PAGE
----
Loïc Faugeron Technical Blog

PHP generators and coroutines 30/04/2014

TL;DR: jump to the conclusion.

In PHP ~5.5, a function containing yield becomes an instance of the Generator class, which acts like an iterator.

Each yield occurence marks a position. Calling next will move from the current yield to the next one.

Thanks to the send method, the Generator class acts also as a corroutine: you can send the returned value of the yield occurence.

A Generator function cannot return a value.

Generator API

class Generator
    public function current(); // The yielded value.
    public function key();

    public function valid(); // Has the iterator been closed?

    public function next(); // Resumes execution.
    public function rewind();

    public function send($value); // Sends the value to be returned by the current yield, and resumes execution.
    public function throw(Exception $e); // Replaces the current yield with `throw $e;`


Simple example

function direct_generator()
    yield 1;
    yield 'index' => 2;

$generator = direct_generator();
echo $generator->current(); // outputs 1
echo $generator->current(); // outputs 2
echo $generator->key(); // outputs index

Range example

The foreach loop internally calls current, key, next and valid methods:

function xrange($start, $end)
    $value = $start;
    while ($value <= $end) {
        yield $value;

foreach(xrange(1, 2) as $value) {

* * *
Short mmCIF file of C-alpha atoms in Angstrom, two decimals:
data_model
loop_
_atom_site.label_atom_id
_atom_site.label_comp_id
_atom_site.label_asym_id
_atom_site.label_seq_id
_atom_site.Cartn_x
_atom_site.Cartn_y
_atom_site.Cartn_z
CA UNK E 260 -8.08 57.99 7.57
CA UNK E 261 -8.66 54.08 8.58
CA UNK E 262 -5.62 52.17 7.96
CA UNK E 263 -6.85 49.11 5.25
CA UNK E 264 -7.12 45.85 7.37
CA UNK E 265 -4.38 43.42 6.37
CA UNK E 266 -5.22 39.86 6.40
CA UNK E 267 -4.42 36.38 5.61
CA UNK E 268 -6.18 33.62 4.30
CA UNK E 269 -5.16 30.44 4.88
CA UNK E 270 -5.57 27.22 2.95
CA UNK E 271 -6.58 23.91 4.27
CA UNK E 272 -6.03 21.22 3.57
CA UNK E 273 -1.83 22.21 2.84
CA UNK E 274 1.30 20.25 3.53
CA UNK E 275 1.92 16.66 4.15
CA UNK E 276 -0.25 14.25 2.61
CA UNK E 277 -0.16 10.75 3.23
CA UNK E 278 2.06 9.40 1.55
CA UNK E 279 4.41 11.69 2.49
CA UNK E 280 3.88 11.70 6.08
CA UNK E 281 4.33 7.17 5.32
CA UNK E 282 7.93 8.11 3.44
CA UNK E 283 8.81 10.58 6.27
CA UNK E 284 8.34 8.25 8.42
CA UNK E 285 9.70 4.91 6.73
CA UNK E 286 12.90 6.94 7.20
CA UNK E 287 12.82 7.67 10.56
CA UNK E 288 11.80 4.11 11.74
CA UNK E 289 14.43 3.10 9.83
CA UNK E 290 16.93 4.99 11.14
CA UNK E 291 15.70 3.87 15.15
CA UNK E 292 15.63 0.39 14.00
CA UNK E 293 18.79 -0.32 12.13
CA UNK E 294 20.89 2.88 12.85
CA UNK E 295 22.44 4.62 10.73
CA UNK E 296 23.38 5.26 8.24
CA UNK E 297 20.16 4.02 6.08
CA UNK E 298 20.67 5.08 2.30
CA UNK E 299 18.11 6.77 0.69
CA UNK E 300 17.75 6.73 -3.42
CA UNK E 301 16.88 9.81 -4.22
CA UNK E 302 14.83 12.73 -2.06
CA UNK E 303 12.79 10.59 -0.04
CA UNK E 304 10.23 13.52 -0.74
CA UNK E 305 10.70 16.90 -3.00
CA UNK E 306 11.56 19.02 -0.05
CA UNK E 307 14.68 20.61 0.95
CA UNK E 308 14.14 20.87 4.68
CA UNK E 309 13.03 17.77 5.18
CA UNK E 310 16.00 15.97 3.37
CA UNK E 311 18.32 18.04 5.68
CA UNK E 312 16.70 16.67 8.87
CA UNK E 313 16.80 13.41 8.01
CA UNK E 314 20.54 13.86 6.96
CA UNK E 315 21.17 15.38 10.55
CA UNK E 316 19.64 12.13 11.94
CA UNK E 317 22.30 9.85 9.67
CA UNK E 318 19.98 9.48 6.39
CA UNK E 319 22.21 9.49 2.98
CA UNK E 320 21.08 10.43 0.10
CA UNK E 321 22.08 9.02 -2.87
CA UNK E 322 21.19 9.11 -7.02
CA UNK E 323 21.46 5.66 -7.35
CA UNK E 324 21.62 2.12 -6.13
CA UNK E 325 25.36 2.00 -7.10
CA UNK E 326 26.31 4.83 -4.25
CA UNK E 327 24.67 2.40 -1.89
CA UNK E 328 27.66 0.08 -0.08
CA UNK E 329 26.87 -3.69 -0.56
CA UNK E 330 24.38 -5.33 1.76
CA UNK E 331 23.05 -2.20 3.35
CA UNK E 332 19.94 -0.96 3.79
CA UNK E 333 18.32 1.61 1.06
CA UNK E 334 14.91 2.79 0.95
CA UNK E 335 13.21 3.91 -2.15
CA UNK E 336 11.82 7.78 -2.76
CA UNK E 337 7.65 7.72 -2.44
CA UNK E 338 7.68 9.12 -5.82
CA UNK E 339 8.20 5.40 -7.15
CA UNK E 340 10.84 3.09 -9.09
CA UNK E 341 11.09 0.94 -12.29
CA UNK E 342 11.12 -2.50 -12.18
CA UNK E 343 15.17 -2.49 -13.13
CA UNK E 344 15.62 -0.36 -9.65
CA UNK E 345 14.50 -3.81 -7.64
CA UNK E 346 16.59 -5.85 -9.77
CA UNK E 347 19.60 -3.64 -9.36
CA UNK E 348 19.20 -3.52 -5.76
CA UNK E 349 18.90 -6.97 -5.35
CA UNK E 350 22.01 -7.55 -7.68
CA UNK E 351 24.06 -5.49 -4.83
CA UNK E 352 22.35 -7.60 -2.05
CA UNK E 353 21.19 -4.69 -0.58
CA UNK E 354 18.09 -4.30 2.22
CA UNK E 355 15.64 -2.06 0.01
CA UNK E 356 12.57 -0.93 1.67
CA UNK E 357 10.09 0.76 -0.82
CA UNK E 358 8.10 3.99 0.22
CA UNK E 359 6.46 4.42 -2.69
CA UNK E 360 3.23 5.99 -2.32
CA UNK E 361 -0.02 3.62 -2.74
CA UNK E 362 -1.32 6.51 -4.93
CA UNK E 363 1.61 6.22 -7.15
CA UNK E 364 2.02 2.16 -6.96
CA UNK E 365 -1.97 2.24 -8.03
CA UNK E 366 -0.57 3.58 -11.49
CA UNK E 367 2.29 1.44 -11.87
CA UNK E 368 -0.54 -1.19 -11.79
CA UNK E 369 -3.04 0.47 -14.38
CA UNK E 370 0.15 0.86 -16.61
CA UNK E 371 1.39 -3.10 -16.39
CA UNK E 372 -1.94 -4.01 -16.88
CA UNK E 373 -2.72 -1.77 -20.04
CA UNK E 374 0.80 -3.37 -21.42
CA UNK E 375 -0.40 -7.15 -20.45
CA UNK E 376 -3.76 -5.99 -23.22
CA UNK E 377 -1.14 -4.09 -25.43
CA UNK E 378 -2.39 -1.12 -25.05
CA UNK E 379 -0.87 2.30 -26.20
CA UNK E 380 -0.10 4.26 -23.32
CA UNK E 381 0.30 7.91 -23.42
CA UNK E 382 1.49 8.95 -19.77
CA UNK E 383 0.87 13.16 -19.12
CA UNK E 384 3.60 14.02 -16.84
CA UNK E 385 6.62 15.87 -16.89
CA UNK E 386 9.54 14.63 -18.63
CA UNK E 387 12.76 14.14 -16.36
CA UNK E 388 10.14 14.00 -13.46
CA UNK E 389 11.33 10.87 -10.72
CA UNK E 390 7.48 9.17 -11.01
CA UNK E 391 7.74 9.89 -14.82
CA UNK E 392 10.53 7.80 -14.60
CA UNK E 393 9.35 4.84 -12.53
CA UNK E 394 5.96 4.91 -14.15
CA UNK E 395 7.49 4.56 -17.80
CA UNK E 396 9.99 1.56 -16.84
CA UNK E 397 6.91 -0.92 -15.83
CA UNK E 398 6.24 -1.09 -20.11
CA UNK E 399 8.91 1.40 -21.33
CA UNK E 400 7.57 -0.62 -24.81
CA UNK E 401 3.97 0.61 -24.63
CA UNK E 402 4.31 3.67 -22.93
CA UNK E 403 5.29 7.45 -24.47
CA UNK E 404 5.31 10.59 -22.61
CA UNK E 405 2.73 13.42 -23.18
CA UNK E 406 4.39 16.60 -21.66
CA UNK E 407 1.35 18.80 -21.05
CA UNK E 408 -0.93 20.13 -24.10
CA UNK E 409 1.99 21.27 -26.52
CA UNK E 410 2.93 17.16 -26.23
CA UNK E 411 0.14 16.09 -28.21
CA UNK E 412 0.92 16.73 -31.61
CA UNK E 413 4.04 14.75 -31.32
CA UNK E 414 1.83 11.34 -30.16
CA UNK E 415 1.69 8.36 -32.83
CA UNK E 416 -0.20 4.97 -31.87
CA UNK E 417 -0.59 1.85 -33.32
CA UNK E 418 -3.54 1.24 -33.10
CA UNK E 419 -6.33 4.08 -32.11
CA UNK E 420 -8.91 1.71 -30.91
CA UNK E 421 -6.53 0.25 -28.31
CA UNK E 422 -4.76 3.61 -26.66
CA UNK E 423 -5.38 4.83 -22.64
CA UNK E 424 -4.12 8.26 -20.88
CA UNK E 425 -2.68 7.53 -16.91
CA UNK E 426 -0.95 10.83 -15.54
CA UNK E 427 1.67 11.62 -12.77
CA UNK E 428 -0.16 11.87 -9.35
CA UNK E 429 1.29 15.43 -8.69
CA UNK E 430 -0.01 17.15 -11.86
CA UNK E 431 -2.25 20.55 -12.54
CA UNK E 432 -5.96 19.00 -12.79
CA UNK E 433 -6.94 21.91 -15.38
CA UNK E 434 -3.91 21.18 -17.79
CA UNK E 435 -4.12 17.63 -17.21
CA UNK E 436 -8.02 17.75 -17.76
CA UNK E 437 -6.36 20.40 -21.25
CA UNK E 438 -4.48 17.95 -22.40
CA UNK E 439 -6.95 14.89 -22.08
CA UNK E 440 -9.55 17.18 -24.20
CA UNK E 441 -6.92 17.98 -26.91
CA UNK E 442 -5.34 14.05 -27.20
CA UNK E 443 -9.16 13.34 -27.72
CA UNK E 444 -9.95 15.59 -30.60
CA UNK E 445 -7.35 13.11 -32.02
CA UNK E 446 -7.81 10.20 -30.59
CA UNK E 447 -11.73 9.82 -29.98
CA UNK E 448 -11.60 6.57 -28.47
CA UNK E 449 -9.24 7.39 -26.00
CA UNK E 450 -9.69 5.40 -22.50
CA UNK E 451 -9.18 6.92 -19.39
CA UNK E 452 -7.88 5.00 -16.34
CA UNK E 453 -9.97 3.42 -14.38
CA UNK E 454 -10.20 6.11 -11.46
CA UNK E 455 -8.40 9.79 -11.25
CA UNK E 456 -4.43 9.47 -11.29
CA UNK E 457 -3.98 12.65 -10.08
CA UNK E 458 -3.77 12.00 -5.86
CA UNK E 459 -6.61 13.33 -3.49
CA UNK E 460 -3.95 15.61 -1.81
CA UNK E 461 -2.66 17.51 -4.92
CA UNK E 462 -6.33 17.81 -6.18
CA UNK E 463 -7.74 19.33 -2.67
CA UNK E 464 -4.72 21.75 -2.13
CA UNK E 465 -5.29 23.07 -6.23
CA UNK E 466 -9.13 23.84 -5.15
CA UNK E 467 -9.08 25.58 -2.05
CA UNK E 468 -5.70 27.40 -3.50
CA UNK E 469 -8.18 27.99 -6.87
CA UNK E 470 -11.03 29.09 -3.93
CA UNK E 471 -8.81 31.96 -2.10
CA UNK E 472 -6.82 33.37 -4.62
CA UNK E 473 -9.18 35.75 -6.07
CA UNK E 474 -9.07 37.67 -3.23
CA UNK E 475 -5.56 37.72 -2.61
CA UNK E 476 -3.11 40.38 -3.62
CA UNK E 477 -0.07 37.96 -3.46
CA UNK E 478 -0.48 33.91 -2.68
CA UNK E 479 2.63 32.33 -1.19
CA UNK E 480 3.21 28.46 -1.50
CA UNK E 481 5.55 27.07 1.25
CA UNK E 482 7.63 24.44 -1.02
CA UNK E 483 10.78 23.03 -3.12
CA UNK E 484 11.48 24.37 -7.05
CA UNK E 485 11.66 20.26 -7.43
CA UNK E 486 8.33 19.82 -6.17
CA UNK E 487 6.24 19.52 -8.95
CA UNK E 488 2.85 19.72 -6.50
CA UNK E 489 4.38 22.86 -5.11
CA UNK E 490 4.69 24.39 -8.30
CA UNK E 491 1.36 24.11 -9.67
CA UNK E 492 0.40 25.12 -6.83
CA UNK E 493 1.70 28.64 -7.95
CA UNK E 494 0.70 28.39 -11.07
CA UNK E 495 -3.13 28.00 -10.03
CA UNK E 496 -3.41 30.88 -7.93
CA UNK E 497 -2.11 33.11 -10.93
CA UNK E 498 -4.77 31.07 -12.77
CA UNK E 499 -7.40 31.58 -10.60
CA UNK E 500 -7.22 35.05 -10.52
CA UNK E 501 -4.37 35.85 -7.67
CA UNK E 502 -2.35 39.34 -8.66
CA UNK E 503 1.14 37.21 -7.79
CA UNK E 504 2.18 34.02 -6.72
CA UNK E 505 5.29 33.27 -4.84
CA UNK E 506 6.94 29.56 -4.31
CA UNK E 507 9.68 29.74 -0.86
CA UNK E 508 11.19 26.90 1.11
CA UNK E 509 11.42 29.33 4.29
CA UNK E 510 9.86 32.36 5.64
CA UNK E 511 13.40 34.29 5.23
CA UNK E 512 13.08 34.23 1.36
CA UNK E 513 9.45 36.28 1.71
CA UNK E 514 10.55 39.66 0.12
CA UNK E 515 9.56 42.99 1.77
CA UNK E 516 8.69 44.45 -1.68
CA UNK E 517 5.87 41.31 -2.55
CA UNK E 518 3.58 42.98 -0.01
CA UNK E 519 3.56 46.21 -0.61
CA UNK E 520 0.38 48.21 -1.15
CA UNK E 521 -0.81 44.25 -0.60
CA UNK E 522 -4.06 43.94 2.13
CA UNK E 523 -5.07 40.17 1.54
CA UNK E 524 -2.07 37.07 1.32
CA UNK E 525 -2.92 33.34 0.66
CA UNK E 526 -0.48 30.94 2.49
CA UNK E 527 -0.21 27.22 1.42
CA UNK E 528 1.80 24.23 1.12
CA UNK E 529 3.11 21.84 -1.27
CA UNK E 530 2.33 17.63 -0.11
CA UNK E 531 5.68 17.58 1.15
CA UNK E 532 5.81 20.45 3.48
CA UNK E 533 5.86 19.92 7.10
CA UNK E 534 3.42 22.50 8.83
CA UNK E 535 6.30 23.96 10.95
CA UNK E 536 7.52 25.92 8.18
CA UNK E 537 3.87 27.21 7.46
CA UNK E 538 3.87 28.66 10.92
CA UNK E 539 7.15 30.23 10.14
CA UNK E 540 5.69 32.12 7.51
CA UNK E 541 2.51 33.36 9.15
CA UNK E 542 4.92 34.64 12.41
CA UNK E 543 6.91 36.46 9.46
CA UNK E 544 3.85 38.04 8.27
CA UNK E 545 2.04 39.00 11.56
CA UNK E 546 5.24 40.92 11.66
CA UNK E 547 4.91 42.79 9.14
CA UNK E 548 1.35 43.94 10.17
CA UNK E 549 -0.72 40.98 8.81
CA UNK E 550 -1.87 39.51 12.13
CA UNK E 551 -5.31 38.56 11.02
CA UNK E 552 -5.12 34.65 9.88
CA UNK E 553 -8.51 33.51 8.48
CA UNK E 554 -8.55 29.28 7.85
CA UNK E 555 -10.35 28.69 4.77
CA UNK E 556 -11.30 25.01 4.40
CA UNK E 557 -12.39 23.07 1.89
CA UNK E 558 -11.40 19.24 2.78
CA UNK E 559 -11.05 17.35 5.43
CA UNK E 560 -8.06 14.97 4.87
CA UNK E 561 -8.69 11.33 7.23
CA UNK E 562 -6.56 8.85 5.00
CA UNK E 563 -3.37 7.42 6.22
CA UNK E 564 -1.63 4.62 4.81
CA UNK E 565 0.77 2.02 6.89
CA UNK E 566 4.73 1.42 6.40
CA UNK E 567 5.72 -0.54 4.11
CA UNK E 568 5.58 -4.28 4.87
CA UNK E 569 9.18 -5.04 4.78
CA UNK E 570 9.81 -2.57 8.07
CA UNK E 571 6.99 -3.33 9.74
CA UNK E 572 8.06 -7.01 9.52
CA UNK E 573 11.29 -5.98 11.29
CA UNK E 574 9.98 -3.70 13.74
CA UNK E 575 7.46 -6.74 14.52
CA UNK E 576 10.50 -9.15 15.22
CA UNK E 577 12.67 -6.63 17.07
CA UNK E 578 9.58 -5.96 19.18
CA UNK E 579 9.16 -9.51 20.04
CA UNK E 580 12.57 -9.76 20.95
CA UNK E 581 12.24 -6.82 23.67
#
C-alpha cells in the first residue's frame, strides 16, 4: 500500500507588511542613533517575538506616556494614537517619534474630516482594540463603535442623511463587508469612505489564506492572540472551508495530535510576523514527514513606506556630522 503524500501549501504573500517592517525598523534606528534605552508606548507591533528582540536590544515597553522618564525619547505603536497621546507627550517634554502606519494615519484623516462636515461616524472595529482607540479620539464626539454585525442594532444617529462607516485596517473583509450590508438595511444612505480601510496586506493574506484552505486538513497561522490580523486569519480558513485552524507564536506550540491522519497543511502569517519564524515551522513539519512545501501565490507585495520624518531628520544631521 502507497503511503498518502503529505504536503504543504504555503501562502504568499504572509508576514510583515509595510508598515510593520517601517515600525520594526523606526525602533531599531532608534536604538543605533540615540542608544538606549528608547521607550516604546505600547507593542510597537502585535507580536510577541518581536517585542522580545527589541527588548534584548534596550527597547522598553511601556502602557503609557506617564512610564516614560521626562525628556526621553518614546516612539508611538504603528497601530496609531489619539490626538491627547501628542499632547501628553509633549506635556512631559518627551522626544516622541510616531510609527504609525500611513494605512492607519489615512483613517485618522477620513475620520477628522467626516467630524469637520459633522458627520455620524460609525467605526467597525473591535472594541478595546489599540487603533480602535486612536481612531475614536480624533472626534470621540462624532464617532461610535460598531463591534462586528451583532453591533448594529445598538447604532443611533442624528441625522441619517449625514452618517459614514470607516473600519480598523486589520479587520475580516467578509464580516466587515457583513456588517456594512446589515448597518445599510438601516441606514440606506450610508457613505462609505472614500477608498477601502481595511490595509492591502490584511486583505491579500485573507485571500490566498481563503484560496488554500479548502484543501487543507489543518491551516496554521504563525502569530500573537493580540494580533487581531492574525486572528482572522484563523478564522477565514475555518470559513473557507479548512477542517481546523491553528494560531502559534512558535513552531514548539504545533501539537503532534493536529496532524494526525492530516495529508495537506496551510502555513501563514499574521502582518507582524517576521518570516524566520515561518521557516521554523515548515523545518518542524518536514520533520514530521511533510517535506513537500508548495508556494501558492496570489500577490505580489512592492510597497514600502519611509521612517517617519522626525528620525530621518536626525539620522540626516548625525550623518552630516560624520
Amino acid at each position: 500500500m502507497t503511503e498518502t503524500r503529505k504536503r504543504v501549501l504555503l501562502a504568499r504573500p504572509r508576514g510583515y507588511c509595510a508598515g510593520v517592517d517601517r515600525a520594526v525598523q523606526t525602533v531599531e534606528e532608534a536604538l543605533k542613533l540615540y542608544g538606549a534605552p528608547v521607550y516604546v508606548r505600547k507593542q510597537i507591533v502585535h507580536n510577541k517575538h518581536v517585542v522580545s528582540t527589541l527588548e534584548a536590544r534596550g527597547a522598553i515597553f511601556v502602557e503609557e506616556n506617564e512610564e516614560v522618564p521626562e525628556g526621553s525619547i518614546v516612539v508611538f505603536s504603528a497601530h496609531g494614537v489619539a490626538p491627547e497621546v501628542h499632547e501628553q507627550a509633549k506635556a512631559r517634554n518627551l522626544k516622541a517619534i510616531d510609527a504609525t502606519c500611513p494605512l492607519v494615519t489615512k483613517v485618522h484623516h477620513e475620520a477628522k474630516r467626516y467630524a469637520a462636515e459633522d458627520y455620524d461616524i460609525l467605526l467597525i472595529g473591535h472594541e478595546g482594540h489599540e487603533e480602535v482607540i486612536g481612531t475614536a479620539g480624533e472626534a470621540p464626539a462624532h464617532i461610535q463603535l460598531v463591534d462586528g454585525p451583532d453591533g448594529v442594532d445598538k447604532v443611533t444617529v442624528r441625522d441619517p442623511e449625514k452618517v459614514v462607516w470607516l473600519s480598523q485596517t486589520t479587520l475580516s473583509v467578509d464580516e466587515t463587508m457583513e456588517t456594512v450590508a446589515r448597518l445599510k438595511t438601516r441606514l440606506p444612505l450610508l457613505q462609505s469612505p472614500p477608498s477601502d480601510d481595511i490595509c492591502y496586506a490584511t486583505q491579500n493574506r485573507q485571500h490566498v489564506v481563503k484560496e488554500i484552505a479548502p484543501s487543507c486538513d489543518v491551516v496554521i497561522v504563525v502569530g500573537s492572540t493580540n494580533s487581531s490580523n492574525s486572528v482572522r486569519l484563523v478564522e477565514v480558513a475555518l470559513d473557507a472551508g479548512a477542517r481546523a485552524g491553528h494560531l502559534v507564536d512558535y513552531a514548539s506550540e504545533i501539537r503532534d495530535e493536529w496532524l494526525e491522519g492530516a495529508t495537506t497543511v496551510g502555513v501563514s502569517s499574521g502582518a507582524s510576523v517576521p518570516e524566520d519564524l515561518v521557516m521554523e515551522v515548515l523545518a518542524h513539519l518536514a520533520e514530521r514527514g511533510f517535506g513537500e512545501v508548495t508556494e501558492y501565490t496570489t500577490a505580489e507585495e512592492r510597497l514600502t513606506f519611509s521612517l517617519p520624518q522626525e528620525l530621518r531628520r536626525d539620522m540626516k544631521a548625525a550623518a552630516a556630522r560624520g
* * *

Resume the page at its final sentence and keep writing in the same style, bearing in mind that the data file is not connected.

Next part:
echo $value; // outputs 1, then 2.

Co-routine example

Calling the send method is like replacing the current yield with the given value.

function holy_grail_countdown($number)
    while (0 < $number) {
        $reset = (yield $number);
        $number = $reset ?: $number - 1;

$c = holy_grail_countdown(5);
foreach ($c as $number) {
    echo "$number\n"; // outputs 5, then 2 and finally 1.
    if (5 === $number) {

I've first encountered generators and couritines in Python a long time ago, but never really grasped its utility.

It's only recently that I've found some articles describing some usefull use cases, so I'm just going to share them with you:

Another helpful resource would be the PHP's RFC, which I find more explicative than the actual documentation.


Generators allow you to pause the execution of a function and resume back to where it stopped. Coroutines allow you to send a value while resuming back to it!

If you have any comments or questions, feel free to notify me on Twitter.